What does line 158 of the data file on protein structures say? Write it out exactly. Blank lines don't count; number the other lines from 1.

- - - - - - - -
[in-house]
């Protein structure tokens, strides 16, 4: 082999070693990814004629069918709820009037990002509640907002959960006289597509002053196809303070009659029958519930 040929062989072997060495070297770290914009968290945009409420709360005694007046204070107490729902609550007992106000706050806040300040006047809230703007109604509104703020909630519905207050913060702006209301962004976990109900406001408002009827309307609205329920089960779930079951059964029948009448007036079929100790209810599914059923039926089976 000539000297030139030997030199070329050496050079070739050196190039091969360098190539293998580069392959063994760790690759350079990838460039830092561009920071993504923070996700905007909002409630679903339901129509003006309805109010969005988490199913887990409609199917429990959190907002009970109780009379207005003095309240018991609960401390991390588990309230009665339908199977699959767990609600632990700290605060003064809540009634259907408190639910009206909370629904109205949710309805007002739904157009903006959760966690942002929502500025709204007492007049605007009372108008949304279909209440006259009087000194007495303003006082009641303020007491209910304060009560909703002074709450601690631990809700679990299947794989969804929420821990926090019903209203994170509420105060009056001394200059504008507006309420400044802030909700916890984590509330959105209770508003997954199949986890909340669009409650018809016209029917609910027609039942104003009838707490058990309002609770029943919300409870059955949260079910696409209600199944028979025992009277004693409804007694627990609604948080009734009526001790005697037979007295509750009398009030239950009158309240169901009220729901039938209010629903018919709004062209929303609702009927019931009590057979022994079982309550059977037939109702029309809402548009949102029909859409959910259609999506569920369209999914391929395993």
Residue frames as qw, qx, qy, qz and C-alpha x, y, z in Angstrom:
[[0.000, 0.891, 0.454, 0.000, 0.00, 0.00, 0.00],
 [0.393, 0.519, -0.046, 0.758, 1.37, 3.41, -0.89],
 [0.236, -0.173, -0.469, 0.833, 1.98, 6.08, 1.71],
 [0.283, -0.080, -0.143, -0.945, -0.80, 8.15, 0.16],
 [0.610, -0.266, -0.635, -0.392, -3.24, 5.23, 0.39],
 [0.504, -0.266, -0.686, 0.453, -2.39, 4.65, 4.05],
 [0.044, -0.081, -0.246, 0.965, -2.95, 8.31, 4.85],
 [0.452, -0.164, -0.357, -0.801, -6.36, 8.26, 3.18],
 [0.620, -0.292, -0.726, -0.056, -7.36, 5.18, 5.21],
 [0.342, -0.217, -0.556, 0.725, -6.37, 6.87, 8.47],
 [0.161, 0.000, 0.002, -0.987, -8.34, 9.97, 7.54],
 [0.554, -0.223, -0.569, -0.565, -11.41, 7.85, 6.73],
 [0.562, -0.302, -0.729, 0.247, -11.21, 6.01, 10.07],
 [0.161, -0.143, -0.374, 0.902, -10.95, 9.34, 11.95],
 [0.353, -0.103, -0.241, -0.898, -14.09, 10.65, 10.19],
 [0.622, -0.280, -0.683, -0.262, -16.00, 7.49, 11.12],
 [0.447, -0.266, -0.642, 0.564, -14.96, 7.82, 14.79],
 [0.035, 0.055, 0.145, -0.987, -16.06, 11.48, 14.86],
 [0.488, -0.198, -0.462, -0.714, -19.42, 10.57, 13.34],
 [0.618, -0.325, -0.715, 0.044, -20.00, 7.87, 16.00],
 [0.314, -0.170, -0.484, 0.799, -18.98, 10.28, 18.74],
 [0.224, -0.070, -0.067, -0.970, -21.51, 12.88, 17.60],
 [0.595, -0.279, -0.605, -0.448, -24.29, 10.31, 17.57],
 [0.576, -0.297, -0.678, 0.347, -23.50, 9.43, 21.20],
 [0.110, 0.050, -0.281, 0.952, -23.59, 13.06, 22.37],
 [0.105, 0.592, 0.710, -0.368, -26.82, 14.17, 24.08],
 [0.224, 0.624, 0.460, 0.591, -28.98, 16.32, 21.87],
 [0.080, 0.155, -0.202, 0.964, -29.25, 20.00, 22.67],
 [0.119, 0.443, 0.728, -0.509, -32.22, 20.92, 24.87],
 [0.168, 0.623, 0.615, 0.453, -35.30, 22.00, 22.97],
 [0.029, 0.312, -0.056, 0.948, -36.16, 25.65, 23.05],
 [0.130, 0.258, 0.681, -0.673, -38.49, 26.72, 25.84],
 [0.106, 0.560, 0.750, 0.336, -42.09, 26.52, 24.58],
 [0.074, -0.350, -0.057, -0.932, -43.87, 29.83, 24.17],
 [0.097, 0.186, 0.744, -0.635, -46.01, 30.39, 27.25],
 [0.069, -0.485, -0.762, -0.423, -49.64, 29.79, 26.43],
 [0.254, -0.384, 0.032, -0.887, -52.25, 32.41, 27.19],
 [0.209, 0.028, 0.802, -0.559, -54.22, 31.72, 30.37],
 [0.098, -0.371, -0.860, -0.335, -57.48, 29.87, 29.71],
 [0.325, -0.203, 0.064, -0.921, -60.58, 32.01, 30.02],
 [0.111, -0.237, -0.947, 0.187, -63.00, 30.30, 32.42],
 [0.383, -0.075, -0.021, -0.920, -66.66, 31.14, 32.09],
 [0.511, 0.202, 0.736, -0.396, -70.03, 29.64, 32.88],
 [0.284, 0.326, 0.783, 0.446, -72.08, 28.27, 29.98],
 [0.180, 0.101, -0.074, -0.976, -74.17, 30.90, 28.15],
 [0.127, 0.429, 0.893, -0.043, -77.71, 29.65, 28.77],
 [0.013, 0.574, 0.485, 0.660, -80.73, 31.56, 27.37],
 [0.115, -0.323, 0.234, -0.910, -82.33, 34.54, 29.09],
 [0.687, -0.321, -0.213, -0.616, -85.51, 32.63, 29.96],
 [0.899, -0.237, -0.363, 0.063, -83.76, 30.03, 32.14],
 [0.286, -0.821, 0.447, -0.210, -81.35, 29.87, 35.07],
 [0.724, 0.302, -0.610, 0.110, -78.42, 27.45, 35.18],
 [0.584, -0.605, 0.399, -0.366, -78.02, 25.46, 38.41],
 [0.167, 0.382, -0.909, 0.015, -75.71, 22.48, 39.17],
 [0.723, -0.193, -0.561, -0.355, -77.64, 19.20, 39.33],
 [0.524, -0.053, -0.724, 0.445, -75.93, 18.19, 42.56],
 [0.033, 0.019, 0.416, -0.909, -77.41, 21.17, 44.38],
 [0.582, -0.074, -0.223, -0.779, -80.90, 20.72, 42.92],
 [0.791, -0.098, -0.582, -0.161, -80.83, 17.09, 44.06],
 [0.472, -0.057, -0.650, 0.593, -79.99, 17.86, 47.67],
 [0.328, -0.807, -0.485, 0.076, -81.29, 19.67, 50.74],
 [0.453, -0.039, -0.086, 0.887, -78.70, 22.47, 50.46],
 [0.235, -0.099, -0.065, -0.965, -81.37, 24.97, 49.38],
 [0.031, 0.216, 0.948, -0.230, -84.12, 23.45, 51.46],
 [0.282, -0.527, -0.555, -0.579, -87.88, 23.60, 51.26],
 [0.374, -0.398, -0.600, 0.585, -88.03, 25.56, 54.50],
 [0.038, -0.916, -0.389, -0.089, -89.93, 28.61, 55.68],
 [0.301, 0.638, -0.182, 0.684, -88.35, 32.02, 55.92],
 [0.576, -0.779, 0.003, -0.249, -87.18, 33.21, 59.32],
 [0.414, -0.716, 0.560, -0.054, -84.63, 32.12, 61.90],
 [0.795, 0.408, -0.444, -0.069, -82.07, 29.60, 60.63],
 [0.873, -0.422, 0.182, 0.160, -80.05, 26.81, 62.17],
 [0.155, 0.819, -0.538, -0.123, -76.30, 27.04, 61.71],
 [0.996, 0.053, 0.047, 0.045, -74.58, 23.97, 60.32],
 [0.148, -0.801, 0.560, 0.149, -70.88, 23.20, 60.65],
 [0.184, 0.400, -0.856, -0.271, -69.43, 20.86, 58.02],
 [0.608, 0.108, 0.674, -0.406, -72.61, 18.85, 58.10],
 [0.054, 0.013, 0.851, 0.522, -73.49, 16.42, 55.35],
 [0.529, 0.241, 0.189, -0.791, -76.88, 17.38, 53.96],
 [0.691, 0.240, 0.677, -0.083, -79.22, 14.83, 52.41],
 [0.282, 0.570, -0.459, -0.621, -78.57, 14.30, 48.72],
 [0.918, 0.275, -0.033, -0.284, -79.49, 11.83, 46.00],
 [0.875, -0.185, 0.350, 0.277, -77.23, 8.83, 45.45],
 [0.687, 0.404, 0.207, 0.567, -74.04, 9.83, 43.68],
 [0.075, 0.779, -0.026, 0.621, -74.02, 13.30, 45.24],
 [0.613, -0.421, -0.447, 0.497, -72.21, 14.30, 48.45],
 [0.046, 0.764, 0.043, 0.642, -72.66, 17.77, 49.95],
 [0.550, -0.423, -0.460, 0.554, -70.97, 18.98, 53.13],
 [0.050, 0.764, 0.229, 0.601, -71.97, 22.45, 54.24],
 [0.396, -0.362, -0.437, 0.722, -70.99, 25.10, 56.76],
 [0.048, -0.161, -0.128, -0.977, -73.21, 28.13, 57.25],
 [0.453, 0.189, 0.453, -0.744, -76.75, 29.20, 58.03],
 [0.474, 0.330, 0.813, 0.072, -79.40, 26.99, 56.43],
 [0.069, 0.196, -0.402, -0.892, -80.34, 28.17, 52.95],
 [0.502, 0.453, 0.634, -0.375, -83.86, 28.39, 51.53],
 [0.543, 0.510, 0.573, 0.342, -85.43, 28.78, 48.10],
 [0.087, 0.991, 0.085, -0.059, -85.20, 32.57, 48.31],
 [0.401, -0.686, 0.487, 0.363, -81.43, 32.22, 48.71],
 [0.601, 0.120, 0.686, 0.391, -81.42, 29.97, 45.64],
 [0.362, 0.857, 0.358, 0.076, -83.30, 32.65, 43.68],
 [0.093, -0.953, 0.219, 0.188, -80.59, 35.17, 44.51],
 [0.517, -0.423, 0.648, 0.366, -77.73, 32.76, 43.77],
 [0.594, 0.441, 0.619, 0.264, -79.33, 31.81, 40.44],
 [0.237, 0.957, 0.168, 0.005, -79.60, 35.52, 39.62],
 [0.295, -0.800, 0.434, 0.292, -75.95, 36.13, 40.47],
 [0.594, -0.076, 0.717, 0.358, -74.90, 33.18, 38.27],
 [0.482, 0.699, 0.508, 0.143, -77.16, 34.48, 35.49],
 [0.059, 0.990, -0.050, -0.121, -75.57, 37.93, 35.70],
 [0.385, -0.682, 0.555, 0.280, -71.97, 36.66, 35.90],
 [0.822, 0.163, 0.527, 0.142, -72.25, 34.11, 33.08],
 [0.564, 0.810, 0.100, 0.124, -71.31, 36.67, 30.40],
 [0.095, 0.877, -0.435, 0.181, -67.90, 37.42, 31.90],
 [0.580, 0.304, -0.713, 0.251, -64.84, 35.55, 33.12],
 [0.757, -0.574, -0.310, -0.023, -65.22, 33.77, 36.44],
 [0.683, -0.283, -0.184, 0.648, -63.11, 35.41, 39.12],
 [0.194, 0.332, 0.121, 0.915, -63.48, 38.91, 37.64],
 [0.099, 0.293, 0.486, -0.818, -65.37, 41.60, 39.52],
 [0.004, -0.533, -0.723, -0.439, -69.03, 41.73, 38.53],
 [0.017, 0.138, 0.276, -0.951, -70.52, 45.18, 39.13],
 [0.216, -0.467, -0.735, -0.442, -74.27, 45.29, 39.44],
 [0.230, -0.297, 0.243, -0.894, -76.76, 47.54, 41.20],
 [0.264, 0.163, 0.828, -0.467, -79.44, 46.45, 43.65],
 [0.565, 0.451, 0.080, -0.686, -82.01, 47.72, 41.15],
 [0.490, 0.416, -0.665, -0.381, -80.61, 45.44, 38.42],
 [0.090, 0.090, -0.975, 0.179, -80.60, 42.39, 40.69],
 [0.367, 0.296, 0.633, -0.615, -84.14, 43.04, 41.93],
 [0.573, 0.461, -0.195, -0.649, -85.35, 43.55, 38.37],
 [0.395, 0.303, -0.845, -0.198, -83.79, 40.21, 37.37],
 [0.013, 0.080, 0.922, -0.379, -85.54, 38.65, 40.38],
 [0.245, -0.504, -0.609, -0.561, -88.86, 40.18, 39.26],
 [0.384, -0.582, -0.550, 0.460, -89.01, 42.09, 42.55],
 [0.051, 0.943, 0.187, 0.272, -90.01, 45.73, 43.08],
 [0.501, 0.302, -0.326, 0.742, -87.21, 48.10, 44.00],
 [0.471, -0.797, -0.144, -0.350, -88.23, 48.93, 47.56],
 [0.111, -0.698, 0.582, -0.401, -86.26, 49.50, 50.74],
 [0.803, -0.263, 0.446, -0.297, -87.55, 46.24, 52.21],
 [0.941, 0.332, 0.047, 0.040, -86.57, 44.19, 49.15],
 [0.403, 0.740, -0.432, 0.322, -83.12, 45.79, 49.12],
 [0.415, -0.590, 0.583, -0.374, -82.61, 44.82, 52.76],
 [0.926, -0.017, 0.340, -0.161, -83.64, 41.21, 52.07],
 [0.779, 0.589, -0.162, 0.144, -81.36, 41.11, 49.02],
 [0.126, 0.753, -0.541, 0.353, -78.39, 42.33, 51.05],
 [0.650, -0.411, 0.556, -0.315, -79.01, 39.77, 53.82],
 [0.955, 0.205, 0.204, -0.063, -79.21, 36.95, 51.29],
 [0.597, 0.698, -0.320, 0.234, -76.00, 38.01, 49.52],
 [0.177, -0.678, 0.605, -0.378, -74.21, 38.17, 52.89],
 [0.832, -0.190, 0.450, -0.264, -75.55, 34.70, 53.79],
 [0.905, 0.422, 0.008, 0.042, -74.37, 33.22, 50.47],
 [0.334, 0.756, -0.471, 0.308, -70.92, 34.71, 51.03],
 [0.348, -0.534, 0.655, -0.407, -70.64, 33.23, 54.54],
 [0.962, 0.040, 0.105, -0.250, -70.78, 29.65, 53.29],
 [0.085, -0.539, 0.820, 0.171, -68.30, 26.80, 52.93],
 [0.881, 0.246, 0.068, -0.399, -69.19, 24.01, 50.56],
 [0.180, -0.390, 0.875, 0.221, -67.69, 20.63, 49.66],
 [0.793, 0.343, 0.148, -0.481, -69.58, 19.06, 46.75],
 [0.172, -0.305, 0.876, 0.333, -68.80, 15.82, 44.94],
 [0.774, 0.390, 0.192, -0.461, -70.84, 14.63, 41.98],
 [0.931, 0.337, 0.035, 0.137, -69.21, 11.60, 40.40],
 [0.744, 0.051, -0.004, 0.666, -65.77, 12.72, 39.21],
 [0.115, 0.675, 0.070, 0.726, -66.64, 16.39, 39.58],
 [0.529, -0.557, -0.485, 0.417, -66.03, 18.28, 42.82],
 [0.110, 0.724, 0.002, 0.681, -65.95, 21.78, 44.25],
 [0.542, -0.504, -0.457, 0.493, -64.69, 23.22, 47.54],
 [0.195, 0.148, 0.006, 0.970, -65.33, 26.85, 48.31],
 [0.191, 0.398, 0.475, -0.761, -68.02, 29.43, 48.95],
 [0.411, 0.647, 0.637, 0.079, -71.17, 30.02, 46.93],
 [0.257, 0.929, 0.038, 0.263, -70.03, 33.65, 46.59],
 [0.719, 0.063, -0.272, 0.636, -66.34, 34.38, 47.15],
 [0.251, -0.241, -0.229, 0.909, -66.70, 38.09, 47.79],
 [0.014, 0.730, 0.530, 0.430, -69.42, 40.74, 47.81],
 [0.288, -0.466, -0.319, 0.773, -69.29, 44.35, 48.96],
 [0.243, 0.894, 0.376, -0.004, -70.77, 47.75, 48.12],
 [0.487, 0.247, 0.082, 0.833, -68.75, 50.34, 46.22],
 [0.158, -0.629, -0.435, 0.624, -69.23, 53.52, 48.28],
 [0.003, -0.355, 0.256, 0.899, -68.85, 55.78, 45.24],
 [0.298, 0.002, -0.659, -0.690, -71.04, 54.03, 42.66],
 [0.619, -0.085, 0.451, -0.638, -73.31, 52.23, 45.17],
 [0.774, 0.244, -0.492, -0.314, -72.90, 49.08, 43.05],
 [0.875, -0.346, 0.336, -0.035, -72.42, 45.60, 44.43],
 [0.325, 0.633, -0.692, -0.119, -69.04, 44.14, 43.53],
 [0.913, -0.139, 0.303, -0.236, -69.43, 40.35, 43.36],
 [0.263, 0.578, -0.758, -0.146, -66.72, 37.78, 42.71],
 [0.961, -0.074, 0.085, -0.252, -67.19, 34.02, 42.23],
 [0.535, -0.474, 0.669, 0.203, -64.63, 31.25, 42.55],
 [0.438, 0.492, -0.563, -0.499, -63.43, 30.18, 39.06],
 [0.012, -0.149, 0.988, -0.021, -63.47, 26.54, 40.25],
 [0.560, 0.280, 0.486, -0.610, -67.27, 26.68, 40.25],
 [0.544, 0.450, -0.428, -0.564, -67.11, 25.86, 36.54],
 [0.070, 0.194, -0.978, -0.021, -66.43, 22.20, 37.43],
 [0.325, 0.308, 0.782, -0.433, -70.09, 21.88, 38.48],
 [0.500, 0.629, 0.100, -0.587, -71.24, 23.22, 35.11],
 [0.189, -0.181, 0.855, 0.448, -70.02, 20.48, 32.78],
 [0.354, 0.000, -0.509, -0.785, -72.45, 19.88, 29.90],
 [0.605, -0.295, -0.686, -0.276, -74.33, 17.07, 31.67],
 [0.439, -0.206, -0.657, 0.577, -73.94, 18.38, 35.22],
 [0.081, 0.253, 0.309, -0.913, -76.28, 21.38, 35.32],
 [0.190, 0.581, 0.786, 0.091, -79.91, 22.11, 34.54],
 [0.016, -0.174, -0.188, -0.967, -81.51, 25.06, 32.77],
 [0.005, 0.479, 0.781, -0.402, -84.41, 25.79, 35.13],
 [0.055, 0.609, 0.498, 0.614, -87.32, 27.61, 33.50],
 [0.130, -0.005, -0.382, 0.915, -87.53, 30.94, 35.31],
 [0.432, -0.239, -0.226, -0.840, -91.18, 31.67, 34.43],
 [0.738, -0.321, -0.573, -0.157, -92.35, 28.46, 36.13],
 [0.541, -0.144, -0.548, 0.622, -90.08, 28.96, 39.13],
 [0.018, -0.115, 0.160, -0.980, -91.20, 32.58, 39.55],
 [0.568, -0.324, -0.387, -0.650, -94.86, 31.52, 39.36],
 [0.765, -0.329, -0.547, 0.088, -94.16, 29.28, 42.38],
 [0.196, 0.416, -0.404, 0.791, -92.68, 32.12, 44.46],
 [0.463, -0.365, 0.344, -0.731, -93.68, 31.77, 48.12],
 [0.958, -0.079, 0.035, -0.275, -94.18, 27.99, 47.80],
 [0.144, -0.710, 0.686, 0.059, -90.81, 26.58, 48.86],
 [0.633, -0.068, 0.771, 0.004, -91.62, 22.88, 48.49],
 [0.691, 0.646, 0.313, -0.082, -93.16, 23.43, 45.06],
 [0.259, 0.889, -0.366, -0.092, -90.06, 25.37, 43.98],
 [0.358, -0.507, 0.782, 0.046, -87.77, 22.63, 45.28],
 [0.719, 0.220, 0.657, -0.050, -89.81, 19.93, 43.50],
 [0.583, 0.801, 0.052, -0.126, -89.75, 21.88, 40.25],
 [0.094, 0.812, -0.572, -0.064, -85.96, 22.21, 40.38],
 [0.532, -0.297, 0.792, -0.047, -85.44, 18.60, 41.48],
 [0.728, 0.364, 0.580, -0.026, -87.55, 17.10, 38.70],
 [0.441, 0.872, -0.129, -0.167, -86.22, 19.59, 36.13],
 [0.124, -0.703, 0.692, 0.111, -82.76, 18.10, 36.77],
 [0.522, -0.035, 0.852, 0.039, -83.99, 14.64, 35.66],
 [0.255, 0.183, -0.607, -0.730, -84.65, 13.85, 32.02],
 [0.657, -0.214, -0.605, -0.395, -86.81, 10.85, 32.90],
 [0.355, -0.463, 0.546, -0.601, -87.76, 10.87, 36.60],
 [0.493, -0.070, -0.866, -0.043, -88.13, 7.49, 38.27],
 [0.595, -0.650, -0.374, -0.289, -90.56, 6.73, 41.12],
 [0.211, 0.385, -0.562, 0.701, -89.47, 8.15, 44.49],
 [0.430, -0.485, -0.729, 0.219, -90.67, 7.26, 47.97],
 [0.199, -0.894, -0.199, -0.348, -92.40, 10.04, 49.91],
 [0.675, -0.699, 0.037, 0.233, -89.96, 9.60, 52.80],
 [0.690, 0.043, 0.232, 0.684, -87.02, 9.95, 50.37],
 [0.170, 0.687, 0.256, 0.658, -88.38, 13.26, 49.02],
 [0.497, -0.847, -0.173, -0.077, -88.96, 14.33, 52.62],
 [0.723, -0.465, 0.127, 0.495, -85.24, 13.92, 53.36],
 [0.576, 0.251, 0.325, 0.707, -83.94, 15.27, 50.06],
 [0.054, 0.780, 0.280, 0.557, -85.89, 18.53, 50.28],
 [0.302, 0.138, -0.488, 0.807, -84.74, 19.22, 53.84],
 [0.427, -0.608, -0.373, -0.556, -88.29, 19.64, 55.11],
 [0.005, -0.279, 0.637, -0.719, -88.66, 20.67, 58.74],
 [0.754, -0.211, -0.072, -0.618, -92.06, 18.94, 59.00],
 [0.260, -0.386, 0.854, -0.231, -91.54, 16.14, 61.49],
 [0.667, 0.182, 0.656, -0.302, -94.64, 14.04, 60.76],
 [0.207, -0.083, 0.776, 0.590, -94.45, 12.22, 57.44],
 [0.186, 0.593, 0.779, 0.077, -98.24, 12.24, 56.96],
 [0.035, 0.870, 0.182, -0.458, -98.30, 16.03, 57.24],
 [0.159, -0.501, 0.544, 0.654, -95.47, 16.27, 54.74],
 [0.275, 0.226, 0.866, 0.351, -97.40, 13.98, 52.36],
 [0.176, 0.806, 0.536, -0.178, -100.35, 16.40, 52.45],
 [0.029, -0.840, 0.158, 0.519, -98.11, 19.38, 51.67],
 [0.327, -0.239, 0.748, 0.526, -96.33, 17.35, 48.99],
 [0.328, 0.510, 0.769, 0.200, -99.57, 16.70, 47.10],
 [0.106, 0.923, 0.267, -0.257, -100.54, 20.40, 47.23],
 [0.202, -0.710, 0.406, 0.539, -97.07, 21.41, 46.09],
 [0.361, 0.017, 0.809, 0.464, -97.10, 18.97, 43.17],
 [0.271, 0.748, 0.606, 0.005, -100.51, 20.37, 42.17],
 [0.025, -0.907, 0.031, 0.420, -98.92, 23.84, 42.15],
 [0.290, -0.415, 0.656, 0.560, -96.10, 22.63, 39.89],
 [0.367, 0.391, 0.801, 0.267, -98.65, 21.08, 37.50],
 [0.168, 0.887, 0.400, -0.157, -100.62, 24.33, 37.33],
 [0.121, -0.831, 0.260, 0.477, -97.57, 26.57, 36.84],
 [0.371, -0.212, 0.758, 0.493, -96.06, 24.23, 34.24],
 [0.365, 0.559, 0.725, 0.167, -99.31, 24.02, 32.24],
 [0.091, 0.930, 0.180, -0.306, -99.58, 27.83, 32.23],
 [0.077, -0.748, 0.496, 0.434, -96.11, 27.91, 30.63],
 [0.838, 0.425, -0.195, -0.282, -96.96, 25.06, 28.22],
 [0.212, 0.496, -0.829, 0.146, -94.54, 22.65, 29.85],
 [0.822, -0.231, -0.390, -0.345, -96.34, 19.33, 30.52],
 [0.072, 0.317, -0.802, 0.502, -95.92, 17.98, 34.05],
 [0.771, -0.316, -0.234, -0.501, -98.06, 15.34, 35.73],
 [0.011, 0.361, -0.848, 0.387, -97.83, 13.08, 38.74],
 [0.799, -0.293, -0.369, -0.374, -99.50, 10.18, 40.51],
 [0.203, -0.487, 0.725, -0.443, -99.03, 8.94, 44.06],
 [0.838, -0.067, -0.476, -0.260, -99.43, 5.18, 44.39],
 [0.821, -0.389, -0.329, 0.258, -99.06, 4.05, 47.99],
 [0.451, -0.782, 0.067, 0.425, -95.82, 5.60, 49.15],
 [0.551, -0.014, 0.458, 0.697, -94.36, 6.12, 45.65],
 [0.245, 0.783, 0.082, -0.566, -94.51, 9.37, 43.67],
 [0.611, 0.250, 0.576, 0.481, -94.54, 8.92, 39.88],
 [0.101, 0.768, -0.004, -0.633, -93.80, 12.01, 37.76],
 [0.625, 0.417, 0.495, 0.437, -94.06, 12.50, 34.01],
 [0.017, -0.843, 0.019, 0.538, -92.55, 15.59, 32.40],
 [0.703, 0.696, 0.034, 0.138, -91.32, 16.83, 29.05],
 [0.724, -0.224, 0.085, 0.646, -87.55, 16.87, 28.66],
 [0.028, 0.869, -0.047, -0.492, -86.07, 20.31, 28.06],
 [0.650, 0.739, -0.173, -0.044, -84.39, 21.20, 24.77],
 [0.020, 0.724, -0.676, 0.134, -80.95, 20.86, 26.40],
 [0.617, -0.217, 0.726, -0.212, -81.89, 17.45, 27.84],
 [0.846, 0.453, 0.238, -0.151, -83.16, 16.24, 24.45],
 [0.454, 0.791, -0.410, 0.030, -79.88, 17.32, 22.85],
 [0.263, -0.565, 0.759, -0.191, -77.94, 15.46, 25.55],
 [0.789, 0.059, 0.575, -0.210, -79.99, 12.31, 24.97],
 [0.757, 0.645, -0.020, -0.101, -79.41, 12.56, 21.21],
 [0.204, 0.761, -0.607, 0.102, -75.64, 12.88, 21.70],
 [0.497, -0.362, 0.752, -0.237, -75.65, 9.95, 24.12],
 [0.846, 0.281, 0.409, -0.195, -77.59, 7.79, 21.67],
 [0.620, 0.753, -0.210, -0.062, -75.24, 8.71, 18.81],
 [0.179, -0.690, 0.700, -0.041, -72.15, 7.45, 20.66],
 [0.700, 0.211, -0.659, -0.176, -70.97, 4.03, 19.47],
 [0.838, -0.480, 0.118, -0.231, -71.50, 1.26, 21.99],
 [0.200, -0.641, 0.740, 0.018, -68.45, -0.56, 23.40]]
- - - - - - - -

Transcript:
 [0.793, 0.343, 0.148, -0.481, -69.58, 19.06, 46.75],